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The Tenets of Community Management Series: Community Targeting: Part 3 of 3

Individual metrics and cohort analysis seems to be the next big thing for analytics programs, but what about community targeting? This article will examine the burgeoning field of community targeting, and ways to address communities as a whole.

It’s hard to talk about games without mentioning their communities. From MUD, to CS, to WOW, to LOL, and even to rising mobile games like Clan of Clash and Hay Day, online communities for games have always been key since the beginning of the Internet.

 

Although there are probably a thousand benefits of maintaining a loyal community, the most economically important one is that your community members are like (free) moving billboards that constantly promote your games to help you expand the customer base. If you have a friend who plays LOL, you would probably feel this fan power every couple of days, if not everyday. LOL has such a vibrant community that its members are almost like 24/7 rolling ads for the game, frequently posting on social media platforms to talk about their in-game experiences.

 

Having a loyal community like LOL’s is good (or dreamy) for a game developer, but this community doesn’t come from nowhere. If you are a beginning game developer launching a new title, the first thing you should consider is probably not how to refine your in-game monetization mechanism, but how to develop, nurture and manage your own community.

 

The rest of this article will go deeper into this topic to talk about how to develop your own community, as well as how to leverage metrics to manage this community and increase members’ LTV.

 

Summoners Unite….. From Where?

 

If you are considering building a community, the very first question that comes to your mind might be: where should I find these people that have a potential interest to my game and will probably pay for it in the future? There are two ways that can help you identify potential community members: leveraging the community searching tools, or checking out where your competitors’ communities are.

 

Leveraging the community searching tools can be an easy start. By putting into topics you want to search, these engines can provide you with thousands of threads, discussions, articles and other related posts. By browsing through these threads, you can identify where conversations related to your topics happen most frequently and who are major contributors to these discussions. These platforms can then become the next destinations of your promotions, and these contributors can be your prospective customers.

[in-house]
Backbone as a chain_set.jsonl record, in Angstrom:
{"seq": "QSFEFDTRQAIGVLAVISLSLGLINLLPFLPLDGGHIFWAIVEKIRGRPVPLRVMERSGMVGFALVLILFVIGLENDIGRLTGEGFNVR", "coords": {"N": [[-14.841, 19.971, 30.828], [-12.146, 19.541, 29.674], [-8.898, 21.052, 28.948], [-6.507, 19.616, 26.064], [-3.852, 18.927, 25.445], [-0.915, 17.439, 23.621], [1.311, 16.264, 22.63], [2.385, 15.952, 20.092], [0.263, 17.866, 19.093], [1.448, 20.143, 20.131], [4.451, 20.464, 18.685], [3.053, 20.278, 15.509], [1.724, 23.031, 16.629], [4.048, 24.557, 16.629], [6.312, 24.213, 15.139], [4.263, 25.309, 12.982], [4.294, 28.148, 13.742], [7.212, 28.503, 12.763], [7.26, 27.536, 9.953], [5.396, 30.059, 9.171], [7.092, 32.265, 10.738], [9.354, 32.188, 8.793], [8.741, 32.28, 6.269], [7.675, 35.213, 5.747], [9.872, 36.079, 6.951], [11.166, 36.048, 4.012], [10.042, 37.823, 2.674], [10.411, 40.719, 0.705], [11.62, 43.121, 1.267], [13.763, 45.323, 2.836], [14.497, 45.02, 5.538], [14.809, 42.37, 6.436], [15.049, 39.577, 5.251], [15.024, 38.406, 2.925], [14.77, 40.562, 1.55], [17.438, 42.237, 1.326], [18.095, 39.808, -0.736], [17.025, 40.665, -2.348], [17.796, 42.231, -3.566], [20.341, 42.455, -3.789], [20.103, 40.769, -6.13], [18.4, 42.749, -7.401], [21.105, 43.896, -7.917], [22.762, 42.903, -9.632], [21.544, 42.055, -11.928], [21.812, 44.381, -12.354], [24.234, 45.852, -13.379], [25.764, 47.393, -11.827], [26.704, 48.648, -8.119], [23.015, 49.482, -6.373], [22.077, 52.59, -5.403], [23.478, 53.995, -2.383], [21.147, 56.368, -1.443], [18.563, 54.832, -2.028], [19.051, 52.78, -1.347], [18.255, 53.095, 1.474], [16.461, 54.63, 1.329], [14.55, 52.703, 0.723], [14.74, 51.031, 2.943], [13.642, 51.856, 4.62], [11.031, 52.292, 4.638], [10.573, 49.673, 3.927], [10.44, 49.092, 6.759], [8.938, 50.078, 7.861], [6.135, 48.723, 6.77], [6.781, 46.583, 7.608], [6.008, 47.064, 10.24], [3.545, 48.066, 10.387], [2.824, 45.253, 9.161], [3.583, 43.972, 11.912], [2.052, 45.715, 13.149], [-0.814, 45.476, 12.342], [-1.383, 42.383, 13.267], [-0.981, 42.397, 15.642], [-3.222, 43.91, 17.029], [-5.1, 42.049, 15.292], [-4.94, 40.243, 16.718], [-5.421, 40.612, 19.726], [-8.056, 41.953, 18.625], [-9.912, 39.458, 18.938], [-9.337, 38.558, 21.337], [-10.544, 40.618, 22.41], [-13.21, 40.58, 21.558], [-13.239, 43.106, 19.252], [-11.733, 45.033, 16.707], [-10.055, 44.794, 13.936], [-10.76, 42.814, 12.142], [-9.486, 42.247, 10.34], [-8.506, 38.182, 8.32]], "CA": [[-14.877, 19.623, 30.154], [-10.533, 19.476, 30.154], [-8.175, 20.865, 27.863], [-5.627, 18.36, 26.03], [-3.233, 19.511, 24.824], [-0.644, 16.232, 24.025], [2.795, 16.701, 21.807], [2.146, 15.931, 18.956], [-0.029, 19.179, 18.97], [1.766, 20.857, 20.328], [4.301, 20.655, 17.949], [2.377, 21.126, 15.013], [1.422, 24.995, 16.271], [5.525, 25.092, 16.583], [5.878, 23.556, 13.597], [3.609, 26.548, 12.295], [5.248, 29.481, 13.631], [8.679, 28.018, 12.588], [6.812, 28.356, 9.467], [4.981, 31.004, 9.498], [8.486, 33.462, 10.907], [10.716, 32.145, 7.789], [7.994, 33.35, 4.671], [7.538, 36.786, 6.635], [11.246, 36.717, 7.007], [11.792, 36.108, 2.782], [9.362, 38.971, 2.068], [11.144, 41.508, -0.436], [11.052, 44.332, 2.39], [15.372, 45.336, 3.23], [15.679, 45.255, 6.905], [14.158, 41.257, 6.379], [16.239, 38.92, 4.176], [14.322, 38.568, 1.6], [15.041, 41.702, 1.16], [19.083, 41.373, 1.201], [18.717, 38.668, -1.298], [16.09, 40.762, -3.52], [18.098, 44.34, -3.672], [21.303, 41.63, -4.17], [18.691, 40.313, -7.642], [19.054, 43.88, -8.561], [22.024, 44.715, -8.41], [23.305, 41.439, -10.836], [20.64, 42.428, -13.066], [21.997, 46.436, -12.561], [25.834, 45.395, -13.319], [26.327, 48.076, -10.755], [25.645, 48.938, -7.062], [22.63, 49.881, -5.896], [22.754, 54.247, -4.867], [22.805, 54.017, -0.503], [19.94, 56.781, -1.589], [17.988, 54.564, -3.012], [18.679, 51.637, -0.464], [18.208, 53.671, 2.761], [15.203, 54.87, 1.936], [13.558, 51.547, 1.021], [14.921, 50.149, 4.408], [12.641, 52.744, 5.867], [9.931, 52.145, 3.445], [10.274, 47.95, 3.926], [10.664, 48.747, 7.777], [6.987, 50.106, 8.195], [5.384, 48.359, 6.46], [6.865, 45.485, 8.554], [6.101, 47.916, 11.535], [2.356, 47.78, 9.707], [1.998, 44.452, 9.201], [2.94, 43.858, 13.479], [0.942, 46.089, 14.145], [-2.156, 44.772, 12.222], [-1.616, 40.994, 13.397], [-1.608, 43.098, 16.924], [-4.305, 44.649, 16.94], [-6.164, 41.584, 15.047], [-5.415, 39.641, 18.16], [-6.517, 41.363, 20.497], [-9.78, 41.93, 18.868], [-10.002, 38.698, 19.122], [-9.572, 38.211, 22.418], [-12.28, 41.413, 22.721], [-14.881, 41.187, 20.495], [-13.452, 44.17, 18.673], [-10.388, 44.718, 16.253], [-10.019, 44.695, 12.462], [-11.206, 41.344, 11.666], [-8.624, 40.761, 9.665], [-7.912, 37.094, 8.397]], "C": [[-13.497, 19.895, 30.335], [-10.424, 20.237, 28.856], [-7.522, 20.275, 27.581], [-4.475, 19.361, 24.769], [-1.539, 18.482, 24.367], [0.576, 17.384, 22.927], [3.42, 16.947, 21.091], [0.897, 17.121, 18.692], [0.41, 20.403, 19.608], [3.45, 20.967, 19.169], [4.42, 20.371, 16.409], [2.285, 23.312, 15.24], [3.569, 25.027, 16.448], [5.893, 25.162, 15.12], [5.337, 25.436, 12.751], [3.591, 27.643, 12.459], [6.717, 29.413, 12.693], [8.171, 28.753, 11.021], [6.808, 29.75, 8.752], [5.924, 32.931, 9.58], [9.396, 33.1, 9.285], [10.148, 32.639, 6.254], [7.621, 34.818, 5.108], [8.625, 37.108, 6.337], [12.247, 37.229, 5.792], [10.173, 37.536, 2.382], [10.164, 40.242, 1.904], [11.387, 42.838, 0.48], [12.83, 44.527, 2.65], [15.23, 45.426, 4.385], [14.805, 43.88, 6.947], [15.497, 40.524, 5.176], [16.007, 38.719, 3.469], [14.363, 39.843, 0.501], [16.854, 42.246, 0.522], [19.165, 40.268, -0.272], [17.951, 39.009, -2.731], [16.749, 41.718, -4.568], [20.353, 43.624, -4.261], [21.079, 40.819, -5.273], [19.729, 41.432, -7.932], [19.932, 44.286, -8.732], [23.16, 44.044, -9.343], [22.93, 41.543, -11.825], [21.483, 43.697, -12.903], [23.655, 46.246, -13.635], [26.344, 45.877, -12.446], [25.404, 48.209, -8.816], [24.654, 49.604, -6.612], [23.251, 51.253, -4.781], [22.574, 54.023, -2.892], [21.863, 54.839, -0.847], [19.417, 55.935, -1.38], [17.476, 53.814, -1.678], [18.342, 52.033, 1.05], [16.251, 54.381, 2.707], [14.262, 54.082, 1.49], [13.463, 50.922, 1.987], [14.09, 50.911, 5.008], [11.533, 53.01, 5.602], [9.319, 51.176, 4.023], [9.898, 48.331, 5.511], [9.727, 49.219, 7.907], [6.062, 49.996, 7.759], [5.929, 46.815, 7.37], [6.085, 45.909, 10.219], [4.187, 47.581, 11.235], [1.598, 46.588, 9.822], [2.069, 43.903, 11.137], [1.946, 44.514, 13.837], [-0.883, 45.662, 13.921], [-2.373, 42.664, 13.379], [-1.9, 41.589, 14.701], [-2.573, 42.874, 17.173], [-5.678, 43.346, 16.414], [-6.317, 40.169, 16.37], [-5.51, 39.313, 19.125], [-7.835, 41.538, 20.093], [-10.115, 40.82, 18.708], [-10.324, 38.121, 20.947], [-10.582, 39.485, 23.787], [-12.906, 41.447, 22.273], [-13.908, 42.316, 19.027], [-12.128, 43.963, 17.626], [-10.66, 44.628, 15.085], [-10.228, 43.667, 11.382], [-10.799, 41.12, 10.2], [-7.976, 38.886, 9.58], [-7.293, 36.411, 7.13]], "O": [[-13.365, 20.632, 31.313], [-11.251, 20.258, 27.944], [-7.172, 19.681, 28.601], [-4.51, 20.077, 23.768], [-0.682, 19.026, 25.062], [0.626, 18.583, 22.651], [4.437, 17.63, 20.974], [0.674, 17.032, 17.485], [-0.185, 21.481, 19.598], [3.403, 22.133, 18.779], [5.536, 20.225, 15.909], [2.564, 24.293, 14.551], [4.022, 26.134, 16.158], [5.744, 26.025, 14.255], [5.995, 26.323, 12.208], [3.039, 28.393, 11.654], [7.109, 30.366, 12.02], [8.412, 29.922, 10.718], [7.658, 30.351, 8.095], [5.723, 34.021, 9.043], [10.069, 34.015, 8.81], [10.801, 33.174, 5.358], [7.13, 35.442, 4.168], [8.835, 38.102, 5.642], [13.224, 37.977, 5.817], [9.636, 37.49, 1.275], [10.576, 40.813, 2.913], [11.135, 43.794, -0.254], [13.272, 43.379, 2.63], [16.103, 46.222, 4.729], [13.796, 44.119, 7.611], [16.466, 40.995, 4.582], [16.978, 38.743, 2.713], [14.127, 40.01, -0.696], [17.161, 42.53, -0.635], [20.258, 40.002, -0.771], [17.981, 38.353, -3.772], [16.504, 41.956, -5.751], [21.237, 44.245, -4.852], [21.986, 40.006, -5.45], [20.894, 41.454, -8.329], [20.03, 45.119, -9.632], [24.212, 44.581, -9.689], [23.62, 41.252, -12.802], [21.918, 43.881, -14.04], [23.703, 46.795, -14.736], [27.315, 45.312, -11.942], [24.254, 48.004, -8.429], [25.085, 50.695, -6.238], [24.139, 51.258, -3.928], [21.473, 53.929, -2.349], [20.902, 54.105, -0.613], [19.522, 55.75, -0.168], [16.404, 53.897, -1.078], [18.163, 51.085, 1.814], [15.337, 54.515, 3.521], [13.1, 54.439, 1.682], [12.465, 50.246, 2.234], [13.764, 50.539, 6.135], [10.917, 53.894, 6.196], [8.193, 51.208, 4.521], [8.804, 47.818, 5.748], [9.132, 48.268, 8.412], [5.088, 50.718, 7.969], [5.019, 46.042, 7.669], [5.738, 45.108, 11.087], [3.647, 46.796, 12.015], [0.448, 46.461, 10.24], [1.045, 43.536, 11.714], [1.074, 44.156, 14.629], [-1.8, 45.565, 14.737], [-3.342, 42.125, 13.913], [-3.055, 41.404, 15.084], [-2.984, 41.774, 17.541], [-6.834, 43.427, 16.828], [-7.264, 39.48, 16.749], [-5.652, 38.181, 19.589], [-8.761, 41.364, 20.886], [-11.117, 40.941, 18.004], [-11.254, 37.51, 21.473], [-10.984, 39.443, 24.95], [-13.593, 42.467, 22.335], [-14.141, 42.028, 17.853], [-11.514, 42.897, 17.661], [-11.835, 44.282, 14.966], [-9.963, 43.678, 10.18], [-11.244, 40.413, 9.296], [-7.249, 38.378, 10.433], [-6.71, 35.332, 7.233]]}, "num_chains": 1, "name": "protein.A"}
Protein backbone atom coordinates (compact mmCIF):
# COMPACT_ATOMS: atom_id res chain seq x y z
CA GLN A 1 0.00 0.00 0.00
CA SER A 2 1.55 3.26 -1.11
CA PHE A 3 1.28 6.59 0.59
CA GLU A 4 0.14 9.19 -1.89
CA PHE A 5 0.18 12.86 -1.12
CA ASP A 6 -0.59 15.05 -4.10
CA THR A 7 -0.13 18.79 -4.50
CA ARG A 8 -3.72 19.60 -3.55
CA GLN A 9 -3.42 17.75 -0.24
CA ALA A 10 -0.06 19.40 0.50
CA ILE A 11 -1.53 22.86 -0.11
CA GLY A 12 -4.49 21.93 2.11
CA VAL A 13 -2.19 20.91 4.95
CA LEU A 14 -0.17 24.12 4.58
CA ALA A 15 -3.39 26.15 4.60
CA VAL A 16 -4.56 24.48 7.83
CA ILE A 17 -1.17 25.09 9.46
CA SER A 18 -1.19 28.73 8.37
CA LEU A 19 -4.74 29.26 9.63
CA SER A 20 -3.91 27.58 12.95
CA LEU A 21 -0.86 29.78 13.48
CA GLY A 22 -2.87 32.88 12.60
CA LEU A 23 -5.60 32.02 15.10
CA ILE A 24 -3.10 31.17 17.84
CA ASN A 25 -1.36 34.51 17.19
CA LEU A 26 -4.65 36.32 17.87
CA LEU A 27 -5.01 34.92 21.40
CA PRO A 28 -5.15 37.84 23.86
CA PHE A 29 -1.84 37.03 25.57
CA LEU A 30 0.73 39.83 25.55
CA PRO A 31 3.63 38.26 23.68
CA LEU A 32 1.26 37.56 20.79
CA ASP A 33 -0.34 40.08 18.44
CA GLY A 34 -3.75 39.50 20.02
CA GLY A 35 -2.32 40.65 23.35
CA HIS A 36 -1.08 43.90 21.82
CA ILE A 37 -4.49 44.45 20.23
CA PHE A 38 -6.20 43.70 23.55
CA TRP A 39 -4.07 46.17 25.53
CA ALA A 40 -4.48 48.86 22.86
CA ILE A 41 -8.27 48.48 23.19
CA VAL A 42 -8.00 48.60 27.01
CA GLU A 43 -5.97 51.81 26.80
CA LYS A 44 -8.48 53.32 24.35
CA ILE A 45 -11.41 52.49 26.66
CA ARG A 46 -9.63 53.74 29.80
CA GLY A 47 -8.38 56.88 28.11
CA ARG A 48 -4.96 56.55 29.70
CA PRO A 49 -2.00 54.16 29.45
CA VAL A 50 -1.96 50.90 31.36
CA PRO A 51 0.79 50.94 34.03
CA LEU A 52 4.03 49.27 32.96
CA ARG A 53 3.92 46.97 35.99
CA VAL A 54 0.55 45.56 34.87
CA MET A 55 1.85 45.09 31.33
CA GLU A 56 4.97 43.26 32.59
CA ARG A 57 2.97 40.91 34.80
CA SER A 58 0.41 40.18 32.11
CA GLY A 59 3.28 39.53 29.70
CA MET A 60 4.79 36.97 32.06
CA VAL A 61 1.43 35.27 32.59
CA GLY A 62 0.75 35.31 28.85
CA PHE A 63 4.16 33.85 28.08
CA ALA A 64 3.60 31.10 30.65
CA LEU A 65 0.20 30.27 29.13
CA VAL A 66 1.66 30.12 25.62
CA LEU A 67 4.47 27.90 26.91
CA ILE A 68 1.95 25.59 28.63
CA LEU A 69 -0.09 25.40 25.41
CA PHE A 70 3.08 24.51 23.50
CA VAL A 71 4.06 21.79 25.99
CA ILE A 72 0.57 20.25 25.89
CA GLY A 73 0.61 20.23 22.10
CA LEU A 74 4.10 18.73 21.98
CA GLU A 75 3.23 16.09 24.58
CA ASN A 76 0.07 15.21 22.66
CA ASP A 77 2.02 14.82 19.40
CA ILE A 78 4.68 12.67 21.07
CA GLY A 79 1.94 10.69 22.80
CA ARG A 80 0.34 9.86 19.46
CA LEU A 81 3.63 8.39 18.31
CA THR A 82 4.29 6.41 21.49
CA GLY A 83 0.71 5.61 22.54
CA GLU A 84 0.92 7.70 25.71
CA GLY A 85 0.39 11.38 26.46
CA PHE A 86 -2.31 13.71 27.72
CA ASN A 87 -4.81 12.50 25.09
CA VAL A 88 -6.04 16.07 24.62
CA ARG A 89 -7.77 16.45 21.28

The two most commonly-used community search engines are Google Groups and Omgili (Oh My God I Love It). The former one can show you all threads related to your topics, the group these threads belong to and who the thread authors are. The latter one takes a step forward and shows you all related blog posts, articles and discussion groups, as well as the number of comments and the number of unique participants in these discussions. Amazing, right? However, it usually takes a lot of time to browse through results and find the most popular discussions.

    

You can also refer to your competitors’, especially successful competitors’, communities to identify where your potential players are. People who stick to one game are likely to fall to another one in the similar genre. For example, if you are Stella Pop, you probably wants to check out the Puzzle Bobble community, but if you are CandyCrush, you probably wants to check out the Bejeweled community. See whether your competitors have their Wikia pages and sub-reddits, as well as checking which gaming forums and social media platforms they have picked to set up sub-forums/accounts. Be sure to also analyze your competitors’ popular posts to see what’s appealing to their audiences. With these information in hand, you can now start establishing your own accounts/pages/forums on these platforms or creating contents to attract potential players.  

 

I Analyzed, I Predicted, I Nailed It     

 

Let’s just assume that you have done a great job in identifying potential customers and creating your own communities. Now it’s time manage the community and keep it loyal, healthy and vibrant. To achieve this goal, your best friend should not be your gamer’s intuition, but metrics and predictive analytics.

 

Below are some tips on how to use predictive analytics to achieve successful community management.